In our reading for Feb 24, selections from The Paradox of Choice, Barry Schwartz tries to dispel the myth that increased number choices translates directly into increased freedom and happiness. One of his assertions is that increased number of choices, both in terms of consumer choice and lifestyle choice, may be responsible for the increasing prevalence of clinical depression in the West, due primarily to learned helplessness. To introduce the concept of learned helplessness, Schwartz referenced a study where researchers repeatedly shocked one group of animals in situations where they could escape and one group in situations where they could not escape. When the shocking was repeated with the latter group in a new situation where escape was possible, the animals would not even attempt to escape. In other words, they learn that trying to escape is useless and lose the ability to recognize when the option of escape actually is available.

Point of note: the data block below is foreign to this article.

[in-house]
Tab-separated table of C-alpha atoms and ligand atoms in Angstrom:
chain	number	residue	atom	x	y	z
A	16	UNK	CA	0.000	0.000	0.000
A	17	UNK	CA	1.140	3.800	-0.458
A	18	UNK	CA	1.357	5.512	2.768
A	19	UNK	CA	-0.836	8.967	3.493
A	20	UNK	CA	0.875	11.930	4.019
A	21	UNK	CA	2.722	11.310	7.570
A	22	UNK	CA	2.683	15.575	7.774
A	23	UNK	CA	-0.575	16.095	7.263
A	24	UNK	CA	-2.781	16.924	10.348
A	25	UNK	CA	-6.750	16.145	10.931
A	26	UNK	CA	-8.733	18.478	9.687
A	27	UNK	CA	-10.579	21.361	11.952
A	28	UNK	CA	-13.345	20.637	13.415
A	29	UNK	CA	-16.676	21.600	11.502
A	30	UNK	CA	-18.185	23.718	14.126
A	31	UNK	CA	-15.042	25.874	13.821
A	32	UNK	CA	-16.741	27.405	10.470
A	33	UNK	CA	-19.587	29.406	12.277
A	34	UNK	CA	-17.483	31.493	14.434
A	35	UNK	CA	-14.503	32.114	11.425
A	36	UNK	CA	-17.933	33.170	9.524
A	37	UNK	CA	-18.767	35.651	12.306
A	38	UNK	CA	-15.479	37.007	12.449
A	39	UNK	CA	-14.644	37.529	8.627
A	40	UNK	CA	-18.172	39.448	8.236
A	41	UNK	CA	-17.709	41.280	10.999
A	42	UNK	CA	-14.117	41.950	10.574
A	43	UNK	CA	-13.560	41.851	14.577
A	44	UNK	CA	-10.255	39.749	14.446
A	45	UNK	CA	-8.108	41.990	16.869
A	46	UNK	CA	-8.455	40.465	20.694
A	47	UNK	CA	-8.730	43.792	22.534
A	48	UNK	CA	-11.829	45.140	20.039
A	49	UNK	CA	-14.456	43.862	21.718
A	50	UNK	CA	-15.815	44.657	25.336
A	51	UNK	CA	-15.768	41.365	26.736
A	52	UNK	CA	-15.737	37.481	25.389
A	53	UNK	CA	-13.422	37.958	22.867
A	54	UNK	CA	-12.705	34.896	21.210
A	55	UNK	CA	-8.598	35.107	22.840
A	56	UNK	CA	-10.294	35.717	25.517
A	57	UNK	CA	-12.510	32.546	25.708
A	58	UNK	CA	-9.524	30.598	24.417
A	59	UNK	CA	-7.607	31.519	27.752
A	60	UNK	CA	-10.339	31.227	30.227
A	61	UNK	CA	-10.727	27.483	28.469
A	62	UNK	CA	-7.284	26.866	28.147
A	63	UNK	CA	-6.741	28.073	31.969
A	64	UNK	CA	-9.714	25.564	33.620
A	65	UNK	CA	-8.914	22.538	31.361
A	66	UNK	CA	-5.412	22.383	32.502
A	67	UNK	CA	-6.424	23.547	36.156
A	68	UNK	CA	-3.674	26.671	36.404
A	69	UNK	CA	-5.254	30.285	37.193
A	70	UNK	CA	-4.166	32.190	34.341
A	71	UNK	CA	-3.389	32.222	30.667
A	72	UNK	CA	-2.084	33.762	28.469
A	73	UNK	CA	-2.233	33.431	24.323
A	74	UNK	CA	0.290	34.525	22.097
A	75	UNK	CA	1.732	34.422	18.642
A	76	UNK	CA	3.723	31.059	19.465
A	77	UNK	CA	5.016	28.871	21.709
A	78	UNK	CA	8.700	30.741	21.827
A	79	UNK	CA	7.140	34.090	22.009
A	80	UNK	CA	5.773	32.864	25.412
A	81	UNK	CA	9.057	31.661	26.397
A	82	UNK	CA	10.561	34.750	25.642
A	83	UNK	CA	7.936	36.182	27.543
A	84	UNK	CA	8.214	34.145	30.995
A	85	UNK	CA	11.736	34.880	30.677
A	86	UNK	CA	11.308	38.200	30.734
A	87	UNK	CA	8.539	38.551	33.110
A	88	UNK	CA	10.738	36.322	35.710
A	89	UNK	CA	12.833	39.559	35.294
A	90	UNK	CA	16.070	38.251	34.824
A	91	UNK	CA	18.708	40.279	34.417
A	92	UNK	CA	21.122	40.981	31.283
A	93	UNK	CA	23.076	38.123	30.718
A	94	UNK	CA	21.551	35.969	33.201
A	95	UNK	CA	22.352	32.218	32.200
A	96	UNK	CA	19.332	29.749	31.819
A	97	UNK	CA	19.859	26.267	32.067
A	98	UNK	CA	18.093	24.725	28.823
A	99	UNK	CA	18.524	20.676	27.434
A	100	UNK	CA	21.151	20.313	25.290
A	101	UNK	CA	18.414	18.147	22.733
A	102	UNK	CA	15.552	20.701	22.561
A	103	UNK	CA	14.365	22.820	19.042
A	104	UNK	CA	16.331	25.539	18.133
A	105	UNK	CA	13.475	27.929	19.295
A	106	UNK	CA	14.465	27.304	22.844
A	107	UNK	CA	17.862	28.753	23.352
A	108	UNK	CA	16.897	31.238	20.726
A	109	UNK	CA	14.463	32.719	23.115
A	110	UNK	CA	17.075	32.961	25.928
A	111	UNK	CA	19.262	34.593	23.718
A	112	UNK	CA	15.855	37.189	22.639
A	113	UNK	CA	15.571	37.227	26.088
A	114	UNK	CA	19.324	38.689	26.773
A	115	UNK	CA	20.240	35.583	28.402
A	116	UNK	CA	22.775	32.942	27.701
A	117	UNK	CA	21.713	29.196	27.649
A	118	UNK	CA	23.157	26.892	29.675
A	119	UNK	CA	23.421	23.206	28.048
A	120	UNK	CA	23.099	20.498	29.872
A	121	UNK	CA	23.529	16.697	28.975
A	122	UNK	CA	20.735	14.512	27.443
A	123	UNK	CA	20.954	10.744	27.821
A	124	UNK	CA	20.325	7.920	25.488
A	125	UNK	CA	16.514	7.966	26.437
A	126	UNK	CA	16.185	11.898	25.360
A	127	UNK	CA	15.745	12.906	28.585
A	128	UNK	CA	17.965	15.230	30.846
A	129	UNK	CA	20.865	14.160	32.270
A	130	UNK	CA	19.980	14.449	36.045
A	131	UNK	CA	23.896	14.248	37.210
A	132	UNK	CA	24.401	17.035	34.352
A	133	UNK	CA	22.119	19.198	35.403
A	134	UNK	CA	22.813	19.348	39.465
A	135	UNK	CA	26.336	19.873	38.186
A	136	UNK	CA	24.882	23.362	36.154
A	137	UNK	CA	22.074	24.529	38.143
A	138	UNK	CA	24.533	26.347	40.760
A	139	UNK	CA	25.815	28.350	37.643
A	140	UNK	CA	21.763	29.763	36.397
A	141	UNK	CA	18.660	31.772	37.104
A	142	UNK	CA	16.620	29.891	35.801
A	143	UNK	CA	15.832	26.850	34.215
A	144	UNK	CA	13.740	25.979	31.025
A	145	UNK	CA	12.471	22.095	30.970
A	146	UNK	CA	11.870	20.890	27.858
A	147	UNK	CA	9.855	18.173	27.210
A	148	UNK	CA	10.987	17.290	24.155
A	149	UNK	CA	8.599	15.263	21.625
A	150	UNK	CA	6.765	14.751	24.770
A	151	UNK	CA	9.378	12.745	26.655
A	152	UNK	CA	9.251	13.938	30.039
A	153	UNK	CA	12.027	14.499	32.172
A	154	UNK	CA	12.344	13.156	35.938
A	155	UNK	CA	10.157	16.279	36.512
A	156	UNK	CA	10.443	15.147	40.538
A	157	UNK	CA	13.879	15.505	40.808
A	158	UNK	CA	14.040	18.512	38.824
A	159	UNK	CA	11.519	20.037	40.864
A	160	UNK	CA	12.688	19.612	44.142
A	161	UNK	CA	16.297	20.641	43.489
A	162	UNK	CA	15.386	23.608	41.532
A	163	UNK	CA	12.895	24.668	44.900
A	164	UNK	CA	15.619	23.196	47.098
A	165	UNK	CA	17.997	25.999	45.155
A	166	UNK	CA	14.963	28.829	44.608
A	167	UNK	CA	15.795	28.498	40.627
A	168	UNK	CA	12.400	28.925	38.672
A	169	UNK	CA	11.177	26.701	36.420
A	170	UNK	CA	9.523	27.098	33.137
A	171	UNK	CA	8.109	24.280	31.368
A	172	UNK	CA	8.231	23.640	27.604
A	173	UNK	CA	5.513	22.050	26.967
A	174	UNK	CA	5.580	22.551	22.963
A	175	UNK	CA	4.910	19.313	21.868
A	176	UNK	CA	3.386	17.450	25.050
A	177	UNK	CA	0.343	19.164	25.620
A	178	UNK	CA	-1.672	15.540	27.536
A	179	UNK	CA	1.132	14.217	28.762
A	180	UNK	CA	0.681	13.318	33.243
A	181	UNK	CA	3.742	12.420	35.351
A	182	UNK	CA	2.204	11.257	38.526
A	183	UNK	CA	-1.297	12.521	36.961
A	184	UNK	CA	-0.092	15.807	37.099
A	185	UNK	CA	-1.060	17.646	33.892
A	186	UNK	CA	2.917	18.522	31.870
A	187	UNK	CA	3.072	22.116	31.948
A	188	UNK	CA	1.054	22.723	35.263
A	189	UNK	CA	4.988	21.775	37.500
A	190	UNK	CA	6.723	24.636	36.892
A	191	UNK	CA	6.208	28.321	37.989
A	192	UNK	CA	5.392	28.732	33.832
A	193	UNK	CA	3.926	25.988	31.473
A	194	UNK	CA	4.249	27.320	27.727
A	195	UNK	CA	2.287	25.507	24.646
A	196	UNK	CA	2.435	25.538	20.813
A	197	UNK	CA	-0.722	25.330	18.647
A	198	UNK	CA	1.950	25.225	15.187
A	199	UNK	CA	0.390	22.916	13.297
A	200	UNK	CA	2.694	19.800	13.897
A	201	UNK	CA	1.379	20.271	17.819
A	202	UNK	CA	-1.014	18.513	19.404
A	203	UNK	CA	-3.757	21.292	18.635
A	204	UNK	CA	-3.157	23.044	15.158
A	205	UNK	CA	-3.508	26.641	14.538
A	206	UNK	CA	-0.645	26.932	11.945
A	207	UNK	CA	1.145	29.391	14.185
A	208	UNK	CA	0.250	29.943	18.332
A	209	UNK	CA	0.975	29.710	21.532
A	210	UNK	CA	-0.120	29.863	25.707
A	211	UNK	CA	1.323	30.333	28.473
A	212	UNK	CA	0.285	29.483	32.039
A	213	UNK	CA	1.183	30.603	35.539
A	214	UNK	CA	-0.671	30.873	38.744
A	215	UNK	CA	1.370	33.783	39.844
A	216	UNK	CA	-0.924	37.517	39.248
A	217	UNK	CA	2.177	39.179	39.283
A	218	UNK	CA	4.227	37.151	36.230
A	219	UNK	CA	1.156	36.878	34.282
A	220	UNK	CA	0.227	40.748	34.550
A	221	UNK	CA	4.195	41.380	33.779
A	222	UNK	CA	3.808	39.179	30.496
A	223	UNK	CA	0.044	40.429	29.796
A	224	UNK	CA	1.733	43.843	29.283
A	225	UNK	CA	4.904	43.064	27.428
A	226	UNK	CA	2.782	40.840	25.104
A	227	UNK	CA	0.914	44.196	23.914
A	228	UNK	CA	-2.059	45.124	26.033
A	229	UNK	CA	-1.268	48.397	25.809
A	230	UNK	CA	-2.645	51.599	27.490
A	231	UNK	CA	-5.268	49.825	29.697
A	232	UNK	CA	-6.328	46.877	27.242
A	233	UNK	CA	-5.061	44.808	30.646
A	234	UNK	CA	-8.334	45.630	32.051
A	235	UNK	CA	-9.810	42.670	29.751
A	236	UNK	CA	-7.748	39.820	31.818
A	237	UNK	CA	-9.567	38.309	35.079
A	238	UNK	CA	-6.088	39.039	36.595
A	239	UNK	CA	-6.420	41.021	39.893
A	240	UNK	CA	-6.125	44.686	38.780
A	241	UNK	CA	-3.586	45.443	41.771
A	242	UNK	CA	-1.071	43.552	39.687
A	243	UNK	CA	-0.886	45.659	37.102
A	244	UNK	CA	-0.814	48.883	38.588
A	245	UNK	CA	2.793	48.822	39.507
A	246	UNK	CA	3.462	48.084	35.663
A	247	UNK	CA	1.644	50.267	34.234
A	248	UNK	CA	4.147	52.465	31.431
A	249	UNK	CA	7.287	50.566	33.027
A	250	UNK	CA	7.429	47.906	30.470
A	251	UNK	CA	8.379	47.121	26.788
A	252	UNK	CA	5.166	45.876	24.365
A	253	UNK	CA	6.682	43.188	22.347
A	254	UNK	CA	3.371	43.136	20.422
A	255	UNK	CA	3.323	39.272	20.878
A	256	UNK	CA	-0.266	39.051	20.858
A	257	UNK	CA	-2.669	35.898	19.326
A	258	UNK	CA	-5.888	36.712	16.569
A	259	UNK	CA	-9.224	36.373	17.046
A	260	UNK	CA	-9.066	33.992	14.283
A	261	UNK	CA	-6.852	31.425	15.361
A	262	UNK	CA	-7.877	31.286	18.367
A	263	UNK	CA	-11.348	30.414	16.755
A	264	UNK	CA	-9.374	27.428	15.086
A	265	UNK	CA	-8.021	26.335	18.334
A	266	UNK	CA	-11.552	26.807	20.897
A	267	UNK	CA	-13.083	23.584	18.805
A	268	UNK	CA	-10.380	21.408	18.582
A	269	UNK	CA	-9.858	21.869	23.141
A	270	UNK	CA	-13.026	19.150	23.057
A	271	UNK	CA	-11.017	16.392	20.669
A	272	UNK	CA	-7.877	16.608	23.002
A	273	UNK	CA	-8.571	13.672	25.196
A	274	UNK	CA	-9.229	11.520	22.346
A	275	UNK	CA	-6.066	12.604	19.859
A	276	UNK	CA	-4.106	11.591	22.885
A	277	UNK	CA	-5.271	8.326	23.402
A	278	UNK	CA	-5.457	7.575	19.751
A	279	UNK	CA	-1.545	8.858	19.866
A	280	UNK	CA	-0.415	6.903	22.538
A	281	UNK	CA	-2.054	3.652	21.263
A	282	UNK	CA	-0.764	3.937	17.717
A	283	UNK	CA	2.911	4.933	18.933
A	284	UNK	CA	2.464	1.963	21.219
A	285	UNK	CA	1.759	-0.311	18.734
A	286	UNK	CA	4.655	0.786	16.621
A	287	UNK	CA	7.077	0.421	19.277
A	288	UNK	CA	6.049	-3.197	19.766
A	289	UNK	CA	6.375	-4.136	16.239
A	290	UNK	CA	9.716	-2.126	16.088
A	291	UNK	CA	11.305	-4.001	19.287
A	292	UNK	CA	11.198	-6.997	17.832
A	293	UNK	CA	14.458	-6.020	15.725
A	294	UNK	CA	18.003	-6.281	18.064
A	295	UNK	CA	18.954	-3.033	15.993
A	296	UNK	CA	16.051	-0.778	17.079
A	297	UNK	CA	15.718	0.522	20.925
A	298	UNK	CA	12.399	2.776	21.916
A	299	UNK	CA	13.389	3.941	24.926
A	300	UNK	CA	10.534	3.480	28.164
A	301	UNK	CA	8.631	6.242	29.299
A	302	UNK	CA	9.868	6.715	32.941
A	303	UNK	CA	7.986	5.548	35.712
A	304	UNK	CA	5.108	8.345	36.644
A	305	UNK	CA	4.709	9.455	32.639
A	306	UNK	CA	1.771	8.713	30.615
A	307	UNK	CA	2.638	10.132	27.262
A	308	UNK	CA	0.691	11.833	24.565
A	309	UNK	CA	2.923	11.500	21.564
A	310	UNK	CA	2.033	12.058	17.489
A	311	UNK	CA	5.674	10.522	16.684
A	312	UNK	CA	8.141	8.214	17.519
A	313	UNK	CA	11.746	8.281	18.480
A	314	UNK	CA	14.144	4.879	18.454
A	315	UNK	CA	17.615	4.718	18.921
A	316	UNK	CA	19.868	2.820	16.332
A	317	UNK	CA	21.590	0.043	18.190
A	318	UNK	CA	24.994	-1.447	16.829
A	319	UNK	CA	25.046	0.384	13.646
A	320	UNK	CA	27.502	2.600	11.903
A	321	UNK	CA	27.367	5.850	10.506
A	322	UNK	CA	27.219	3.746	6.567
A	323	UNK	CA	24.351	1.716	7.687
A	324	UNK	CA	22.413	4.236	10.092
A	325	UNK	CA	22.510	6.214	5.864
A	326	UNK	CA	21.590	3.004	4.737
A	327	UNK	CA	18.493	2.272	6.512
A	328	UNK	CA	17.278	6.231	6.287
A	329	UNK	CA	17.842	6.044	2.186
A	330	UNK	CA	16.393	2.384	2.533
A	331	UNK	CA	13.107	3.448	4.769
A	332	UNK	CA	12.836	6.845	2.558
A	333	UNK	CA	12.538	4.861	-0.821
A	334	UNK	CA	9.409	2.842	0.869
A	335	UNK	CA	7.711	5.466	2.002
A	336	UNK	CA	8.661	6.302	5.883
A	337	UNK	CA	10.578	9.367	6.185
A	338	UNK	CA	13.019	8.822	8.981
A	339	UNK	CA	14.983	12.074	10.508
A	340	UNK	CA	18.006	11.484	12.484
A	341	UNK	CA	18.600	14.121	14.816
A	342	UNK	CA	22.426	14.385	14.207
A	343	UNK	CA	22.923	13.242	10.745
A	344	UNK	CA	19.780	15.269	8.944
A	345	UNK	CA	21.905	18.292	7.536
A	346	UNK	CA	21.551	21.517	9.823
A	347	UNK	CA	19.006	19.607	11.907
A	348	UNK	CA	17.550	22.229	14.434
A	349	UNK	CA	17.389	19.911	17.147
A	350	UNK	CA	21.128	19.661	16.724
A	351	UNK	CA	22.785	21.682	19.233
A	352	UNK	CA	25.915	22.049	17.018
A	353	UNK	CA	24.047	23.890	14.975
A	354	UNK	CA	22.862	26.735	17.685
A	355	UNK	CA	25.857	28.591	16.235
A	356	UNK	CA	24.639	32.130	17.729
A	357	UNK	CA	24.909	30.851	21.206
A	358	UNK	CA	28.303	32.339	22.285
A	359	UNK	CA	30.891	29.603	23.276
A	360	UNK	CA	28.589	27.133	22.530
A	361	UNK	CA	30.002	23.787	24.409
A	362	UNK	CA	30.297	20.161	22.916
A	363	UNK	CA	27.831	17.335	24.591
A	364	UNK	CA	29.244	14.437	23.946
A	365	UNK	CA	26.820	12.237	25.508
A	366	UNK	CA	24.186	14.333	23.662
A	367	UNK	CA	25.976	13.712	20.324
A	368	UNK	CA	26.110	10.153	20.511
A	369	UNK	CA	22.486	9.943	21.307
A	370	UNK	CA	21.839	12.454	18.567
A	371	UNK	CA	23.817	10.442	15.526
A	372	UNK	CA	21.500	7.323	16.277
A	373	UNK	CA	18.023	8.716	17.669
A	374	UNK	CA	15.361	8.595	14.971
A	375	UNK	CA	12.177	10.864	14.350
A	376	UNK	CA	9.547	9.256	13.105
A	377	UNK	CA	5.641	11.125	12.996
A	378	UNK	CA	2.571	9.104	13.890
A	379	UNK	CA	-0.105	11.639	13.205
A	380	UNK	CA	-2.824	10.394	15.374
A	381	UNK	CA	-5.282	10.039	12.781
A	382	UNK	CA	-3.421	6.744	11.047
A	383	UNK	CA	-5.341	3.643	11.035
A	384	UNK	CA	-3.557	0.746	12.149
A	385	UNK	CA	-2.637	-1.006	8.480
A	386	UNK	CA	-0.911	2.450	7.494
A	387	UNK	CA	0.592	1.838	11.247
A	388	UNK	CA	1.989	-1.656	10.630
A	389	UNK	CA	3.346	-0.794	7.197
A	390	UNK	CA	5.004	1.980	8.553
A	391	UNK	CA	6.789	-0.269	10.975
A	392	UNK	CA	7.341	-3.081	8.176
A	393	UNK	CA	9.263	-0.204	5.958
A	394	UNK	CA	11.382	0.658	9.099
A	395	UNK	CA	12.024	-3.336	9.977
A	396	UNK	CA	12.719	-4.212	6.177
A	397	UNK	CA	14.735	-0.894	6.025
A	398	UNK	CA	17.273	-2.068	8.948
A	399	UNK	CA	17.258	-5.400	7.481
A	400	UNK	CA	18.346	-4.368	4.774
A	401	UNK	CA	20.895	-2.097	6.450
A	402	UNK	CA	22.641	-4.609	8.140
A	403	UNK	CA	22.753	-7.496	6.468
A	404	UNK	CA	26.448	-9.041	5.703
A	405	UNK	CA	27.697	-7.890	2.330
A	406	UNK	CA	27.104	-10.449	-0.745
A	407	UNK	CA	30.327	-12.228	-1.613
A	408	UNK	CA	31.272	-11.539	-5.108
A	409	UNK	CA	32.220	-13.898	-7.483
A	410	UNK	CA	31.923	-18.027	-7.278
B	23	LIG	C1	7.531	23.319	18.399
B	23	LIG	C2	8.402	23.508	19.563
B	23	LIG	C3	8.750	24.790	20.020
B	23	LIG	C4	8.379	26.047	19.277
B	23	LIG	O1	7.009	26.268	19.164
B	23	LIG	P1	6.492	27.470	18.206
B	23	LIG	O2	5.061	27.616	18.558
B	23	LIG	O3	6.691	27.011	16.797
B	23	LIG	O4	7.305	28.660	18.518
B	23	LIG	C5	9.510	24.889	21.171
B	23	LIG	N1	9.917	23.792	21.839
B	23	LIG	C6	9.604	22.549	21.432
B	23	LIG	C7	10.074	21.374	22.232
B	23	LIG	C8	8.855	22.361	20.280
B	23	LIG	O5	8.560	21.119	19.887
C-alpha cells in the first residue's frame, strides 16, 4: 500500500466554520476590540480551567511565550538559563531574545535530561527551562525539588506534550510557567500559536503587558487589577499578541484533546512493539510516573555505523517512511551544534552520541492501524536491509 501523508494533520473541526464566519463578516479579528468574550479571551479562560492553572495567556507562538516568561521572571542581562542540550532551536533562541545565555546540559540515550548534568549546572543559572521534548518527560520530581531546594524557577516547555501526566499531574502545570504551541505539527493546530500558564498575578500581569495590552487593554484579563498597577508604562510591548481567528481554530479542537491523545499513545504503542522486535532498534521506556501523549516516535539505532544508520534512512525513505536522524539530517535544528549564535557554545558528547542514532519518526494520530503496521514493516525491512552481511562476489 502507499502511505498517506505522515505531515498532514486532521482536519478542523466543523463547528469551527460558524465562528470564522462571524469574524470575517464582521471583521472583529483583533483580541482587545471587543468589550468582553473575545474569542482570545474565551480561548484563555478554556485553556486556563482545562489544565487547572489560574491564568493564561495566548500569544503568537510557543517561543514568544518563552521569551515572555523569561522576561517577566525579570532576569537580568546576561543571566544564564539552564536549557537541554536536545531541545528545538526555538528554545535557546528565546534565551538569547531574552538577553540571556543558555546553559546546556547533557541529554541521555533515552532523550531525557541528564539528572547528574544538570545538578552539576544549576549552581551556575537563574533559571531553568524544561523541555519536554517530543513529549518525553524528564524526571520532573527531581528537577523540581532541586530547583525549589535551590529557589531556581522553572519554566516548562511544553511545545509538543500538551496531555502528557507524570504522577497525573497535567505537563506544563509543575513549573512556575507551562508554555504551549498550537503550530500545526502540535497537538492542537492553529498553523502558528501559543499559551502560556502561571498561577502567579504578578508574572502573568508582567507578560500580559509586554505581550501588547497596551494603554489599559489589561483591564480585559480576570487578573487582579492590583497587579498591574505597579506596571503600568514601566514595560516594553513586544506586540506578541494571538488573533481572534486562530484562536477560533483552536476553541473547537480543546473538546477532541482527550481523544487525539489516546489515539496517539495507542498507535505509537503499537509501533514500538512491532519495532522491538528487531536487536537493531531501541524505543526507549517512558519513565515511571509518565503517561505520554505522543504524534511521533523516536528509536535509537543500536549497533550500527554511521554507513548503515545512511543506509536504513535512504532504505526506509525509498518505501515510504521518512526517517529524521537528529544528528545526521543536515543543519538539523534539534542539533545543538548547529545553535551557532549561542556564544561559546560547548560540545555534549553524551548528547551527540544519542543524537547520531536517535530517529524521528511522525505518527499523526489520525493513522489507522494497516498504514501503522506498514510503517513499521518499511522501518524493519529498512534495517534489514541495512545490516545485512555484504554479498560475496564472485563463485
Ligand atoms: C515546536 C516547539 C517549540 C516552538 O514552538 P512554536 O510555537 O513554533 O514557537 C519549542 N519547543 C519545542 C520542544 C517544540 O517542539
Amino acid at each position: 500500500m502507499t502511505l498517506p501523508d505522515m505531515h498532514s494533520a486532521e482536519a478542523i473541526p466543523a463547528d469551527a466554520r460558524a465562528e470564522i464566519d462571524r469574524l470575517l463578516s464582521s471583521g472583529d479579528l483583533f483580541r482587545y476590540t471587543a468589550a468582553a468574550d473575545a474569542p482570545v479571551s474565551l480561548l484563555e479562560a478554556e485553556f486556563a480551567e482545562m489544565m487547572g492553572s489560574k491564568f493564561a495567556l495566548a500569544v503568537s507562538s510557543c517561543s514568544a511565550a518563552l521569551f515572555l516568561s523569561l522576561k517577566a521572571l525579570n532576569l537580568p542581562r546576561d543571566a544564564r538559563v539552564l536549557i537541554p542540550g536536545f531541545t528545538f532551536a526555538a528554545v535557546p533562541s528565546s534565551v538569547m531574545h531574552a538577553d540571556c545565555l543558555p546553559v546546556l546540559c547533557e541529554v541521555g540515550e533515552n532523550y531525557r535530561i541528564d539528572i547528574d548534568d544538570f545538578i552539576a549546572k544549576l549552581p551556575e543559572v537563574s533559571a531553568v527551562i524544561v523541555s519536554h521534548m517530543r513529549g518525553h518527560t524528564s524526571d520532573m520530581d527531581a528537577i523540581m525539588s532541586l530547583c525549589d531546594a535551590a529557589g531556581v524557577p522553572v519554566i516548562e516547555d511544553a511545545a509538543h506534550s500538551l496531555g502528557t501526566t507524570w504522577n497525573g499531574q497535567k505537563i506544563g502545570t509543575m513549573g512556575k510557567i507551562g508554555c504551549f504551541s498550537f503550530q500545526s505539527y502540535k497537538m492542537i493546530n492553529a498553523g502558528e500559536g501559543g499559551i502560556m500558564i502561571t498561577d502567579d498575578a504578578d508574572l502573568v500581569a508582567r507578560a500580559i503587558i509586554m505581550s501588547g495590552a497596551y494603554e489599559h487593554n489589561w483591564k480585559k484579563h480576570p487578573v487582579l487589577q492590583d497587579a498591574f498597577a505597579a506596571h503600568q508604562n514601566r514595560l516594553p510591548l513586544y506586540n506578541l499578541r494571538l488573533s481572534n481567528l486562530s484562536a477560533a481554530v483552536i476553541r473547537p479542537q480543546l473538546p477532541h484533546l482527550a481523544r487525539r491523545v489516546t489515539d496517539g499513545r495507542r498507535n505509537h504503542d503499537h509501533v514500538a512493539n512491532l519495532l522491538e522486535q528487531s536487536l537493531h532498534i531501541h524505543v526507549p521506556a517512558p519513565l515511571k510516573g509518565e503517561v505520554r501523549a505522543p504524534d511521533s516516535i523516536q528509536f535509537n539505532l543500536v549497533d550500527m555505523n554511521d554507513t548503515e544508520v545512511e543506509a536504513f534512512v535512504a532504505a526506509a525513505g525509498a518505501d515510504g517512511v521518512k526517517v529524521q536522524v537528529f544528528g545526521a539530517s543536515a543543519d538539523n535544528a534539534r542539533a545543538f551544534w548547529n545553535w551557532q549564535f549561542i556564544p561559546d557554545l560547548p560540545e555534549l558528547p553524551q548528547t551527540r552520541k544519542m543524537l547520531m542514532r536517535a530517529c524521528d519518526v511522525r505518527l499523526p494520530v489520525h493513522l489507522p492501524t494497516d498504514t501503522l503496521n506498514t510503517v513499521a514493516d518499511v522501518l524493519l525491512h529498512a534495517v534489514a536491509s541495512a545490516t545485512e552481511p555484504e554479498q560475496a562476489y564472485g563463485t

I found it striking that learned helplessness is actually also applicable to an example which Schwartz invokes earlier in the reading, but which he does not explicitly connect to the concept. He points out that the number of course options and courses of study at the university level has increased rapidly over the past few decades and that students now need to make choices about their education at “a point in their intellectual development when they may lack the resources to make them intelligently.” As more and more students specialize early, it becomes more necessary to become narrowly focused on a single area in one's education in order to be a competitive candidate for employment and graduate school opportunities. The connection is that along with this early specialization comes a new-found lack of control and flexibility in spite of what would appear to be an abundance of choices. Feeling “locked into a path/system” after having to make very early career choices in a way demonstrates a kind of learned helplessness. So in this case it seems, a proliferation of initial choice seems to have indeed led to an effective decrease in choice after the initial one is made.